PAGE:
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Five passengers, all of them British nationals, died and another person remained missing Monday afternoon after a whale-watching boat carrying 27 people sank off the Canadian province of British Columbia, officials said.
The 64-foot Leviathan II had 27 people on board when it went down about 5 p.m. (8 p.m. ET) Sunday eight miles northwest of the Vancouver Island community of Tofino.
"We're absolutely devastated by what took place on the water yesterday," Corene Inouye, director of operations for Jamie's Whaling Station and Adventure Centres, the vessel's tour operator, said at a brief news conference Monday afternoon.
The boat was carrying 24 passengers and three crew members, who "didn't have an opportunity" to send a distress call, Inouye said, her voice breaking with tears.
All five passengers who were killed — four men and a woman, ages 18 to 76 — were British nationals, the British Columbia Coroners Service said. Three were tourists on vacation, while the two others were living in Canada as foreign nationals. Their identities were being withheld until their families could be notified.
Twenty-one people were treated at hospitals, 17 of whom had been released by Monday afternoon, said Kellie Hudson, a spokeswoman for the Vancouver Island Health Authority. The four others were listed as stable, although their conditions weren't reported.
The incident has been handed over to the Royal Mounted Canadian Police as a missing-persons case, navy Sub-Lt. Melissa Kia said.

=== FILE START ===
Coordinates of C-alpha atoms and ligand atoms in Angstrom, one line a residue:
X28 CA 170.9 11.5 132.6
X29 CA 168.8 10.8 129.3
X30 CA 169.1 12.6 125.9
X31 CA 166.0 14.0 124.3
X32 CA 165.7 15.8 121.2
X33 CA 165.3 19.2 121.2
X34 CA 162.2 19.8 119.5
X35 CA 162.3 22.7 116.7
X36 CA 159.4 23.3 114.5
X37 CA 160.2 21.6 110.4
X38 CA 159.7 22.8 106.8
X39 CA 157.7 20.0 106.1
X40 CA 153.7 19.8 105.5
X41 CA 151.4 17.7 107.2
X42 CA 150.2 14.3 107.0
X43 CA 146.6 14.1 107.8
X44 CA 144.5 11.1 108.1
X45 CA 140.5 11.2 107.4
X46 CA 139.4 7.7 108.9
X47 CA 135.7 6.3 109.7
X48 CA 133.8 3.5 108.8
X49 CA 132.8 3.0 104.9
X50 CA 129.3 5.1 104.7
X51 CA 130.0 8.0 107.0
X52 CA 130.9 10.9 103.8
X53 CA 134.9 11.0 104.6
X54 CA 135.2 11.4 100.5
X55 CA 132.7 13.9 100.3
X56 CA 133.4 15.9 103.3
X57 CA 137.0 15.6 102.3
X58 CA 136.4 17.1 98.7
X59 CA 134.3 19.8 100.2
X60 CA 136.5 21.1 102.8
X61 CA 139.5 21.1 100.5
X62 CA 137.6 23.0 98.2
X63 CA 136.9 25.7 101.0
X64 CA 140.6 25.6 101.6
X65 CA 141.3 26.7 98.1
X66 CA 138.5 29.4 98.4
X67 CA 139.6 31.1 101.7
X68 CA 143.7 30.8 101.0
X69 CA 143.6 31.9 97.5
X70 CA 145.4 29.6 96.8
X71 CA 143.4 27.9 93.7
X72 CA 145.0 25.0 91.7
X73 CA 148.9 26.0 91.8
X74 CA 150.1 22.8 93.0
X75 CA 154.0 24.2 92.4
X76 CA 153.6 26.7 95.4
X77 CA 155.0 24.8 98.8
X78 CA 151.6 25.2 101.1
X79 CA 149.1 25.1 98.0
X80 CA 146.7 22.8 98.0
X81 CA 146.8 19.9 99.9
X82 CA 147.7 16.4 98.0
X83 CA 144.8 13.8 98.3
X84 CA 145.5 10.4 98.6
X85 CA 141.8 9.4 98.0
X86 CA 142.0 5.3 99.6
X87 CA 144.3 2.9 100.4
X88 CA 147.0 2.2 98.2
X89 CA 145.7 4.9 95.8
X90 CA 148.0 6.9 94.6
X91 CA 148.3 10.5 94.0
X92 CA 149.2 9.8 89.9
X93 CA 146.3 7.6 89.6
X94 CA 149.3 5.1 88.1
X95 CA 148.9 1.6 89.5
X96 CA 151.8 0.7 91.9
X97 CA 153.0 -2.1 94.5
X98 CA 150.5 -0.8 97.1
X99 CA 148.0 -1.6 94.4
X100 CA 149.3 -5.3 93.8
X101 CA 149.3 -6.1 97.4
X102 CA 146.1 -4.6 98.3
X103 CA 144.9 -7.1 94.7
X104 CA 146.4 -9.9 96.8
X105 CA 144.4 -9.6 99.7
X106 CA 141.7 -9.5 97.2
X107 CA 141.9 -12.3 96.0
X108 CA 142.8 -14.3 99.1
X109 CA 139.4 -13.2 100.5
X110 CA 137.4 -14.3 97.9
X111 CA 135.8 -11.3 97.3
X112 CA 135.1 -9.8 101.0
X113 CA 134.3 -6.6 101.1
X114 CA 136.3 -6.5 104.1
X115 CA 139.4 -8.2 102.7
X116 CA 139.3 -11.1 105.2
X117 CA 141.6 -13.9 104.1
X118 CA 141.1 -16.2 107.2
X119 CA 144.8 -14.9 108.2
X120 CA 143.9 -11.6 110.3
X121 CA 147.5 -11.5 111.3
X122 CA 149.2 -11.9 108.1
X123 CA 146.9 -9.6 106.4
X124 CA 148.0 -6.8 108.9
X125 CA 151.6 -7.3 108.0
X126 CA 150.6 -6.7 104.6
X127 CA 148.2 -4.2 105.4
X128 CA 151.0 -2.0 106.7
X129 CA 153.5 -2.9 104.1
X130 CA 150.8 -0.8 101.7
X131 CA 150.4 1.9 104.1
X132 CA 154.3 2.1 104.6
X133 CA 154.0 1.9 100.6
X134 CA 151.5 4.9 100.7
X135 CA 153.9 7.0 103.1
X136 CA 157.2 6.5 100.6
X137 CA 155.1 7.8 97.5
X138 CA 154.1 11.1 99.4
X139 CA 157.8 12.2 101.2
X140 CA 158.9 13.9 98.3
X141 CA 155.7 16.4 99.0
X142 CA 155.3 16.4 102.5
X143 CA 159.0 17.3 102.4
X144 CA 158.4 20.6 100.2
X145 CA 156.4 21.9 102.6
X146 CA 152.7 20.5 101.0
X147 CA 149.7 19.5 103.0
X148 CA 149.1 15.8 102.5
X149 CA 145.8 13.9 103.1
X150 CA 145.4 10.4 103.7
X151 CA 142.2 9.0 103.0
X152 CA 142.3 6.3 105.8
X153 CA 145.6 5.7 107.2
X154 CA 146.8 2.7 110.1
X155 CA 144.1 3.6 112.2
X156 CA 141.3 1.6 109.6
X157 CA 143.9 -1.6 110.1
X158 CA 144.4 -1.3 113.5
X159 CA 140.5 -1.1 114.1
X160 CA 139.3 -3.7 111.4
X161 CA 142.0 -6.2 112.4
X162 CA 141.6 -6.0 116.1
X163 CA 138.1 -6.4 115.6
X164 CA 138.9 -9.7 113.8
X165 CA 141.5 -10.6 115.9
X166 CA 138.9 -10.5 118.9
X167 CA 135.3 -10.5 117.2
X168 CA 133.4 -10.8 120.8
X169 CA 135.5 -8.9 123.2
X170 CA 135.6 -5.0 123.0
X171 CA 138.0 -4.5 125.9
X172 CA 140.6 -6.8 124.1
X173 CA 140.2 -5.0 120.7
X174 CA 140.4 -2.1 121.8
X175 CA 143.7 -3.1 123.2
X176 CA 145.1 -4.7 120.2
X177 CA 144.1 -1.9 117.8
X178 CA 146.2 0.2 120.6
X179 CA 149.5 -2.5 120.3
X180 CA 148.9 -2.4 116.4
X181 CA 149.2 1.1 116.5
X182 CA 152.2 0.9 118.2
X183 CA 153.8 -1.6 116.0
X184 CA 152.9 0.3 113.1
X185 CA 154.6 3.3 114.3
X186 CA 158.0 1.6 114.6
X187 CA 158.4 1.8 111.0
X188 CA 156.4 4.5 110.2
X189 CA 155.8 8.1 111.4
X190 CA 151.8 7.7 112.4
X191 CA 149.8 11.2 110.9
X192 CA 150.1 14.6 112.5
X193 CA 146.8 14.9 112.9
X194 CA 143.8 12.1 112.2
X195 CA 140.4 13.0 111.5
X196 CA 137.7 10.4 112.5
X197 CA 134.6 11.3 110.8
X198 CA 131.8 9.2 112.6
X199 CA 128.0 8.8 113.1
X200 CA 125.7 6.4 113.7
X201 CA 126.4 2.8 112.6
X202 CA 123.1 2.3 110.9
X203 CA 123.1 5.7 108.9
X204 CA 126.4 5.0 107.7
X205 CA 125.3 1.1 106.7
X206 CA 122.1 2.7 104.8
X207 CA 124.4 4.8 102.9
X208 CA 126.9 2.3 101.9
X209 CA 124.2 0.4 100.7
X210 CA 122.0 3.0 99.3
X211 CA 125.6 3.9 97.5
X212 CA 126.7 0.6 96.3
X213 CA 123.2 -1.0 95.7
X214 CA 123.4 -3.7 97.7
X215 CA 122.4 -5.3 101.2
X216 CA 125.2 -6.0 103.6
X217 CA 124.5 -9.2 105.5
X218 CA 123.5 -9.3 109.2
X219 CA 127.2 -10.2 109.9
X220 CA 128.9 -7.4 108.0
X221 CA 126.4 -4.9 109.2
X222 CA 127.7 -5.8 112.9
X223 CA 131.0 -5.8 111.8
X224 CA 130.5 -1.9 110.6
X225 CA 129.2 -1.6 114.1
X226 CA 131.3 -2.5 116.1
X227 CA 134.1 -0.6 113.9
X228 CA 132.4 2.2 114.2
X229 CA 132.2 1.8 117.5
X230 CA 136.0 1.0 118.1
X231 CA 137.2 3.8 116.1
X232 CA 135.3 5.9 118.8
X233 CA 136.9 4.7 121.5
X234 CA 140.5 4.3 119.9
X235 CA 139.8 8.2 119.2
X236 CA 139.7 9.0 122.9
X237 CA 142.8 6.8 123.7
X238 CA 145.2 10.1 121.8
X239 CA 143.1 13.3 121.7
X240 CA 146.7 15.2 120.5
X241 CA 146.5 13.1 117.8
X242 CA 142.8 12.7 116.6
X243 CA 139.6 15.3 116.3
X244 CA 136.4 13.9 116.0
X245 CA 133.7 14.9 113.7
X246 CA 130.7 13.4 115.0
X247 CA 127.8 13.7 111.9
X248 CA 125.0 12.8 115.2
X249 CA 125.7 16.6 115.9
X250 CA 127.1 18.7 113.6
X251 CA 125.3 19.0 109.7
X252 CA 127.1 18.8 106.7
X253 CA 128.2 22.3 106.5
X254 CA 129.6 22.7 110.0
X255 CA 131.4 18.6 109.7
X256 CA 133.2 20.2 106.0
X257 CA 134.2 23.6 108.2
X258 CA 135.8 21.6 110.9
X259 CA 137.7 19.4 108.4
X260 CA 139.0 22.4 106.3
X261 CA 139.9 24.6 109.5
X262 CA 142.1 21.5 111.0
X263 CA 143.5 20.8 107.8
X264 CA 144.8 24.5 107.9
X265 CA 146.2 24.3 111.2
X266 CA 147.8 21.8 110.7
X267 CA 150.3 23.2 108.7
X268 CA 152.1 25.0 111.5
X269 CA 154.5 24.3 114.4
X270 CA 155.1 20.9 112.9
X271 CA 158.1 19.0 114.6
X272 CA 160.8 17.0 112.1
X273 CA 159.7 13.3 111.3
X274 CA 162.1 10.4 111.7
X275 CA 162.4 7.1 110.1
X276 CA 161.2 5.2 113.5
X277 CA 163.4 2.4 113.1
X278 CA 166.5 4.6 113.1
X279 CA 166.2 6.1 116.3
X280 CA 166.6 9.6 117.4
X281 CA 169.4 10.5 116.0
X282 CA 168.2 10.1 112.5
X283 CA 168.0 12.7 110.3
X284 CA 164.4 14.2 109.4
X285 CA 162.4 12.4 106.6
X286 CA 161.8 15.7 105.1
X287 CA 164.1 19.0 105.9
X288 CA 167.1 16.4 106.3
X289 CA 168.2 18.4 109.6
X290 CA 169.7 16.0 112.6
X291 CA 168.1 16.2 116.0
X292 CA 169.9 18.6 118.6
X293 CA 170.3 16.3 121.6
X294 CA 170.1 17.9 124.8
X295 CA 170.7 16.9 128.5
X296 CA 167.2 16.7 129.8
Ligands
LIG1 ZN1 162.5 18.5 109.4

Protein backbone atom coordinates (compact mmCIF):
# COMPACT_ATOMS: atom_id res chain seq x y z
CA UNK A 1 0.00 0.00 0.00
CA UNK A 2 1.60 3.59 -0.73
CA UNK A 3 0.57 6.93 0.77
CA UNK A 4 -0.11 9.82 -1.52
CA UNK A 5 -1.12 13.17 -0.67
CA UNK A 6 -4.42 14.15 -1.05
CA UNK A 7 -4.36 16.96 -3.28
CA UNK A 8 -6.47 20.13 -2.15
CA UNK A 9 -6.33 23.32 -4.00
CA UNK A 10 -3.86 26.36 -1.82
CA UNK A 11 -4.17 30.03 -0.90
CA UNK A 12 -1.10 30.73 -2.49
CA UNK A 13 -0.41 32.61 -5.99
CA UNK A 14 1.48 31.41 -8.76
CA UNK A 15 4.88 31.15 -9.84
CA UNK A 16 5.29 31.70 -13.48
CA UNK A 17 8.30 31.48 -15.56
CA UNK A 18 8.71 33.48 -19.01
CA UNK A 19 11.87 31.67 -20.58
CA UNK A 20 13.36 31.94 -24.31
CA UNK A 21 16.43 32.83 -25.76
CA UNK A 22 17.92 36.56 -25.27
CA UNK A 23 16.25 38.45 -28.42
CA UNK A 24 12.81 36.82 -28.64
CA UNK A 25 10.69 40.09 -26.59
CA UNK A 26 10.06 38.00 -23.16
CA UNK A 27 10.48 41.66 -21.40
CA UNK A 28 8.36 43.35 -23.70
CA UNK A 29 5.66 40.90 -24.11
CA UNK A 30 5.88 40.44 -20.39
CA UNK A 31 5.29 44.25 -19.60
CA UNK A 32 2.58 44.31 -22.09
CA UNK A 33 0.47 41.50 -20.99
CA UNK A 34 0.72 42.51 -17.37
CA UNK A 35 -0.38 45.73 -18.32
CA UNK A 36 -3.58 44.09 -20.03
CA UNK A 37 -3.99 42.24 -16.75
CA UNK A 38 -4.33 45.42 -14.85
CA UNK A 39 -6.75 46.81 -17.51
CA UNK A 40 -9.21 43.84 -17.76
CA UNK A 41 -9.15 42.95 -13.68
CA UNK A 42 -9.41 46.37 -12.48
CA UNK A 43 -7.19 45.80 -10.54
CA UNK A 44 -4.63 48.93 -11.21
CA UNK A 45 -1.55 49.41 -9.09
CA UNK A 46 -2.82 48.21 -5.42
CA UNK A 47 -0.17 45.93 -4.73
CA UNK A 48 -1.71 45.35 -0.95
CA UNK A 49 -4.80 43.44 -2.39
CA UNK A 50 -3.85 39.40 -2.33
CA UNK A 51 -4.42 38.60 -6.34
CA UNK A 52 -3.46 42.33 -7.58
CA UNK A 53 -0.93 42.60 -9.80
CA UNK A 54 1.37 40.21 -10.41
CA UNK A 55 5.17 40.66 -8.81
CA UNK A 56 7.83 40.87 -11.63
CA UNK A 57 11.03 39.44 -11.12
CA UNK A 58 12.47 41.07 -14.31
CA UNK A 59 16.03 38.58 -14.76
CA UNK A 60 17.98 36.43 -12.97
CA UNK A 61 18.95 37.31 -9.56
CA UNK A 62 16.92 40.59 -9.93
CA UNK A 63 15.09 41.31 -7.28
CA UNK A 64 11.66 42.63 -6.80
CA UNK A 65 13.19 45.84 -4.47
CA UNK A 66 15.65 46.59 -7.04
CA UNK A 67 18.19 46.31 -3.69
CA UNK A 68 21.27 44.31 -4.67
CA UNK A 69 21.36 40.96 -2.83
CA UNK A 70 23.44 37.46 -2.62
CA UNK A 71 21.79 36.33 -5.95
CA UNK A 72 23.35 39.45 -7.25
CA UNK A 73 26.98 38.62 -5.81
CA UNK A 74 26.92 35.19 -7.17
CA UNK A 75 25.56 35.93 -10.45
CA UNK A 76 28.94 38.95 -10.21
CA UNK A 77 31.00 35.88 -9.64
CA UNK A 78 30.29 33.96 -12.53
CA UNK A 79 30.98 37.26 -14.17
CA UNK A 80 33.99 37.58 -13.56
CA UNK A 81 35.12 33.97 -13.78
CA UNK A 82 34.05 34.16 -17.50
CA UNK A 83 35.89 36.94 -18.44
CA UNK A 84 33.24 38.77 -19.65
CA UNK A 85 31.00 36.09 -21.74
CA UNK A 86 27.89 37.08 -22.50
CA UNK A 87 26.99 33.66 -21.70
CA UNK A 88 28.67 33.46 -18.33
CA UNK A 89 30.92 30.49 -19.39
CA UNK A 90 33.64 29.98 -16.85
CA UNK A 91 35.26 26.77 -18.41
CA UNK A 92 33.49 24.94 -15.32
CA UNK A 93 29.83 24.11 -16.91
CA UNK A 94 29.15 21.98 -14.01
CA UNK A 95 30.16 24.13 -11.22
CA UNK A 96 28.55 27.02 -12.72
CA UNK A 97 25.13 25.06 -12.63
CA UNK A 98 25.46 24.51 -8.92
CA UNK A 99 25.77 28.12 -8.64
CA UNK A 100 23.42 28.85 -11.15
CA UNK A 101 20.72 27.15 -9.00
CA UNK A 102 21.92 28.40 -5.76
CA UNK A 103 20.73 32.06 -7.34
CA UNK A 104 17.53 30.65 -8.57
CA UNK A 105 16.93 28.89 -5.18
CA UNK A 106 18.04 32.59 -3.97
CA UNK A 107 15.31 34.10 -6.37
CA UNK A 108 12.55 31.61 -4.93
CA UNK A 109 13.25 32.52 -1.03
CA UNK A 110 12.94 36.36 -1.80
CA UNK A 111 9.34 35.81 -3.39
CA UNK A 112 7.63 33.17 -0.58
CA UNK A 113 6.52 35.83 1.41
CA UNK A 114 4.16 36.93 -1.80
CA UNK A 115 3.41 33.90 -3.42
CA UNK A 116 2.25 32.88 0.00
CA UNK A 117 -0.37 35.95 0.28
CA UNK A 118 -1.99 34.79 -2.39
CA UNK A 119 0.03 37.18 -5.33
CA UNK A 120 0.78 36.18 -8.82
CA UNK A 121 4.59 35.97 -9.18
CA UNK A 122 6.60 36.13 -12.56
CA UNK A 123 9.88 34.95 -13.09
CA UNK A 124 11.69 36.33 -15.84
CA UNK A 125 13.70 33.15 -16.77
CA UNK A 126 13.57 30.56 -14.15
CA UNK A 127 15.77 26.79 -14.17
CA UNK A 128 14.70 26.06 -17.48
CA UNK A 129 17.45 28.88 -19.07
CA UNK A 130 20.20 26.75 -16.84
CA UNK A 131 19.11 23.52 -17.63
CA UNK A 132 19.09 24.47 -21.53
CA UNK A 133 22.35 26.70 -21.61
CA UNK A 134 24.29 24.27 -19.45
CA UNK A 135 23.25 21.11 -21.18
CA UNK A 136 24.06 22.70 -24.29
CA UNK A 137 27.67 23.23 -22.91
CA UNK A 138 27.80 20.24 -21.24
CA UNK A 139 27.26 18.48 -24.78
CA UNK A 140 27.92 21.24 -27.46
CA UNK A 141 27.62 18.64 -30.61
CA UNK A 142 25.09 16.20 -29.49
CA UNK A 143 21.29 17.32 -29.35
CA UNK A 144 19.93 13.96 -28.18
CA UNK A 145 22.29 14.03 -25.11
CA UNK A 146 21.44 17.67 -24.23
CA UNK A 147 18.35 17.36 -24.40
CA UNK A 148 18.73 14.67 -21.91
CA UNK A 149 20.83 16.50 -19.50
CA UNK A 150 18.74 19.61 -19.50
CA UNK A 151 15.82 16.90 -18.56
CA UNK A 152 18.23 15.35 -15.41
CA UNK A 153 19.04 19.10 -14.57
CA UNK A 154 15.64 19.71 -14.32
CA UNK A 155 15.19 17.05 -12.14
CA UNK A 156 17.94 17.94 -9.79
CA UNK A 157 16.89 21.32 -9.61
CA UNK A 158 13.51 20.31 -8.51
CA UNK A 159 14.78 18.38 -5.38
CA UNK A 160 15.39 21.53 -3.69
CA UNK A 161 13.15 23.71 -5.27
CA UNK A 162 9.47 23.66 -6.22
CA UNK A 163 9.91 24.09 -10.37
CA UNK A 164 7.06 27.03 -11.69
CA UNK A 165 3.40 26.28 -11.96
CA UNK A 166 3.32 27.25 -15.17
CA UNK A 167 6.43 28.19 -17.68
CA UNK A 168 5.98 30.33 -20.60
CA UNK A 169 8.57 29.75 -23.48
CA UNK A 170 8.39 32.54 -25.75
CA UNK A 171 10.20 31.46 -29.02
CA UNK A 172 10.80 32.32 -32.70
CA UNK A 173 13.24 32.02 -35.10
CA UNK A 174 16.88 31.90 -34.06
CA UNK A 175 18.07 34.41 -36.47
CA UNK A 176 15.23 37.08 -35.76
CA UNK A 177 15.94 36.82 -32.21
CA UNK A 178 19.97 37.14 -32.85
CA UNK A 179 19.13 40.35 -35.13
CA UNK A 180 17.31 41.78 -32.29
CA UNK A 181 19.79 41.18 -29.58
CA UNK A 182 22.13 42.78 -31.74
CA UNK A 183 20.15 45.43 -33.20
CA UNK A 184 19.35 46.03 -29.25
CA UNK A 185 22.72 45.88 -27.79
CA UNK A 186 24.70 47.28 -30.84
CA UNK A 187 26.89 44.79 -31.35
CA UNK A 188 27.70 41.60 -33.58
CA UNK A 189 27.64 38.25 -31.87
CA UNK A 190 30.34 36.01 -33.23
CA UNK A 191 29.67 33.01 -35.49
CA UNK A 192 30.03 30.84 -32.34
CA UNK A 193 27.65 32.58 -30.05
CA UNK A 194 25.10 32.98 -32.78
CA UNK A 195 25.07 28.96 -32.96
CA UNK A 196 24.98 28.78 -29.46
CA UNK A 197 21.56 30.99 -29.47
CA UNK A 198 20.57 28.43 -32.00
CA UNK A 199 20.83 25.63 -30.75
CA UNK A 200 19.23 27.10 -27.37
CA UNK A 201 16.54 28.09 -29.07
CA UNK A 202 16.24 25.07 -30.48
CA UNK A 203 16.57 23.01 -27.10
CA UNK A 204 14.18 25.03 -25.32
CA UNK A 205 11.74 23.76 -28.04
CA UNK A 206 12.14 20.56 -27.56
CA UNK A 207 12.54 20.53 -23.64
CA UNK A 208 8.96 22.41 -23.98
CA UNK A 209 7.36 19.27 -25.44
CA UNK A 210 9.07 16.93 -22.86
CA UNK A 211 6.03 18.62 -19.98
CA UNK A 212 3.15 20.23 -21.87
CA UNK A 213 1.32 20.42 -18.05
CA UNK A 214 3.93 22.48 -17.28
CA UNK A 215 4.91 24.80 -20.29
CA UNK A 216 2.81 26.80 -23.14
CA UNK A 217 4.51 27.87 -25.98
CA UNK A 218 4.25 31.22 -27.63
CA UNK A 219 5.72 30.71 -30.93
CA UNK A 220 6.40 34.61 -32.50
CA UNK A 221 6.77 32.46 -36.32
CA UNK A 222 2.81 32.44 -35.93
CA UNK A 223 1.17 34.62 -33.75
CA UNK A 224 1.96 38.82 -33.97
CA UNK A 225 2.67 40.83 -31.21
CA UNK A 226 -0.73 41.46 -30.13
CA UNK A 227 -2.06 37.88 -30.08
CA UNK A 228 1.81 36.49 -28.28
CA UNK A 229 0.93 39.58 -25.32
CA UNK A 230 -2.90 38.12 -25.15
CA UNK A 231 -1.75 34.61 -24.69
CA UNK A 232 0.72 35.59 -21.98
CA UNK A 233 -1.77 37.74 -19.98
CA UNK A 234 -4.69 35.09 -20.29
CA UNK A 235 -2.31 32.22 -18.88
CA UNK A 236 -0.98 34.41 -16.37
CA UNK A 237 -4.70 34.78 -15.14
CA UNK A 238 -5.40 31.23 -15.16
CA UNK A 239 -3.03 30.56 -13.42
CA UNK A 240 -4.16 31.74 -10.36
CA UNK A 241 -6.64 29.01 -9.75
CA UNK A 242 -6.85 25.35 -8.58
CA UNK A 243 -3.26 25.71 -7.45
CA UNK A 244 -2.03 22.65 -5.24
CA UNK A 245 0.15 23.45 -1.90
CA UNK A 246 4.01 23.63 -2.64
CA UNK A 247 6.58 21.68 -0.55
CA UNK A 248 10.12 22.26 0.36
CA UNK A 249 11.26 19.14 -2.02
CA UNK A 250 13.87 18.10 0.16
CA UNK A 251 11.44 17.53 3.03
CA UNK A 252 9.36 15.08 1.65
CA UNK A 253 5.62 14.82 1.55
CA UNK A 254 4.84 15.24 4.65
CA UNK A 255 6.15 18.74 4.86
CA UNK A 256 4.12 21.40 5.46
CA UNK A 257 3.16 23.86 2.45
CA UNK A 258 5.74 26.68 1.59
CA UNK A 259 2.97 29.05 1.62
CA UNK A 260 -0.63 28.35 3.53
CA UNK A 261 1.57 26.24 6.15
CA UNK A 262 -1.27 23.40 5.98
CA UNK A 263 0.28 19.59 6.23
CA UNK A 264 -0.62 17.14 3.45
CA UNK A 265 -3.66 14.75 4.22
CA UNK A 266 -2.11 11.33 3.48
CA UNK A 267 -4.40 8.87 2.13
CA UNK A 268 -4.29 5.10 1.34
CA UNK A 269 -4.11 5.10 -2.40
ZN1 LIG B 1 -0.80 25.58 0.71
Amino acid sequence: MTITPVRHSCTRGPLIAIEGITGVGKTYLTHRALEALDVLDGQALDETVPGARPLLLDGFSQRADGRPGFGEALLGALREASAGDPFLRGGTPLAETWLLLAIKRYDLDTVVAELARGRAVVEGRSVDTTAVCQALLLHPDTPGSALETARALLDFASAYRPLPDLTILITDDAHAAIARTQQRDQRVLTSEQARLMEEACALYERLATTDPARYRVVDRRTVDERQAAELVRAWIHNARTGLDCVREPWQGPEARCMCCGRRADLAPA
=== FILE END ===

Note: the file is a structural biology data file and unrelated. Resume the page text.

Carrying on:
It wasn't immediately clear what sank the vessel, which sank on a calm, clear and sunny day. A Royal Canadian Air Force Cormorant helicopter and a fast-response rescue boat arrived on the scene 30 minutes after the call, Kia said.
According to eyewitnesses and photos apparently from the scene, the boat was at one point submerged except for 10 feet of its bow, which was pointing vertically out of the water.
Official efforts were aided by fishing boats and other civilian vessels, and Kia told NBC News that "seeing that kind of response is always kind of heartening."
Jamie Bray, the company's owner, said: "'Traumatized,' I think, would be an appropriate word — disbelief."
In addition to three life rafts, the Leviathan II had life vests on board, but passengers weren't required to wear them. The captain is a 20-year veteran, 18 years with Jamie's, Bray said.
"This is an area that the boat goes to every day," he said. "Yesterday was no different."
People from the nearby Ahousaht First Nation were among those helping with the search. Aboriginal Councilor Tom Campbell told the Associated Press that he was on the waterfront and watched as rescuers brought several survivors ashore.
"Their looks tell the whole story," he told the AP. "You can't describe looks on people that are lost. They look totally lost — shocked and lost."
According to the website of Jamie's Whaling Station and Adventure Centres, the Leviathan II tour lasts up to three hours and costs about $82 for an adult. The vessel boasted a licensed bar, a washroom and inside heated seating.
"It has been a tragic day," the company said in a statement. "Our entire team is heartbroken over this incident and our hearts go out to the families, friends and loved ones of everyone involved."
It wasn't the first fatal accident on the firm's record. In March 1998, another of its vessels, the 20-foot Ocean Thunder, was caught in heavy swell while watching marine life off Tofino.
The tour operator and a passenger were killed after all four people on board were thrown into the water.